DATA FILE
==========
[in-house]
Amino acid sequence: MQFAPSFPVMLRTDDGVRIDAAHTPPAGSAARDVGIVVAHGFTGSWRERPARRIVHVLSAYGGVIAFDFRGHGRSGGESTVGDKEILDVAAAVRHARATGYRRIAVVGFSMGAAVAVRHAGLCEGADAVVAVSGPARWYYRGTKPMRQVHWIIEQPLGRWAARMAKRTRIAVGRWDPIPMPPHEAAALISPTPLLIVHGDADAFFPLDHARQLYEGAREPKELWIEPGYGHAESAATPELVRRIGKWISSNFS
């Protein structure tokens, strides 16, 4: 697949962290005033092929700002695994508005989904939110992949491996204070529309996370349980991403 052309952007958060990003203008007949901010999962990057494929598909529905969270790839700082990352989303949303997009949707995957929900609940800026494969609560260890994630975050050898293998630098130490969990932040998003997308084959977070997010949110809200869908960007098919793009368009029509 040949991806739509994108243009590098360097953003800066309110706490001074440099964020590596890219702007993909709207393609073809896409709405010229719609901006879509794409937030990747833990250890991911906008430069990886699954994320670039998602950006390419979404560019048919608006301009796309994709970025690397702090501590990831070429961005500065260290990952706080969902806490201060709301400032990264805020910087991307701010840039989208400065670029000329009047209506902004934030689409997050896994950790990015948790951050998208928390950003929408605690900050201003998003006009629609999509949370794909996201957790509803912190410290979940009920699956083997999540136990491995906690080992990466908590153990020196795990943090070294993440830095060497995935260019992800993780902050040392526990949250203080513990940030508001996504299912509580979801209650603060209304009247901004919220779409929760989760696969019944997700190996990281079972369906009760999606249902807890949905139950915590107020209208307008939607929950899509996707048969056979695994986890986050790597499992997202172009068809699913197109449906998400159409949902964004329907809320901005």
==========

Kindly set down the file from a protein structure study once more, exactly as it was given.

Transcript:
[in-house]
Amino acid sequence: MQFAPSFPVMLRTDDGVRIDAAHTPPAGSAARDVGIVVAHGFTGSWRERPARRIVHVLSAYGGVIAFDFRGHGRSGGESTVGDKEILDVAAAVRHARATGYRRIAVVGFSMGAAVAVRHAGLCEGADAVVAVSGPARWYYRGTKPMRQVHWIIEQPLGRWAARMAKRTRIAVGRWDPIPMPPHEAAALISPTPLLIVHGDADAFFPLDHARQLYEGAREPKELWIEPGYGHAESAATPELVRRIGKWISSNFS
């Protein structure tokens, strides 16, 4: 697949962290005033092929700002695994508005989904939110992949491996204070529309996370349980991403 052309952007958060990003203008007949901010999962990057494929598909529905969270790839700082990352989303949303997009949707995957929900609940800026494969609560260890994630975050050898293998630098130490969990932040998003997308084959977070997010949110809200869908960007098919793009368009029509 040949991806739509994108243009590098360097953003800066309110706490001074440099964020590596890219702007993909709207393609073809896409709405010229719609901006879509794409937030990747833990250890991911906008430069990886699954994320670039998602950006390419979404560019048919608006301009796309994709970025690397702090501590990831070429961005500065260290990952706080969902806490201060709301400032990264805020910087991307701010840039989208400065670029000329009047209506902004934030689409997050896994950790990015948790951050998208928390950003929408605690900050201003998003006009629609999509949370794909996201957790509803912190410290979940009920699956083997999540136990491995906690080992990466908590153990020196795990943090070294993440830095060497995935260019992800993780902050040392526990949250203080513990940030508001996504299912509580979801209650603060209304009247901004919220779409929760989760696969019944997700190996990281079972369906009760999606249902807890949905139950915590107020209208307008939607929950899509996707048969056979695994986890986050790597499992997202172009068809699913197109449906998400159409949902964004329907809320901005």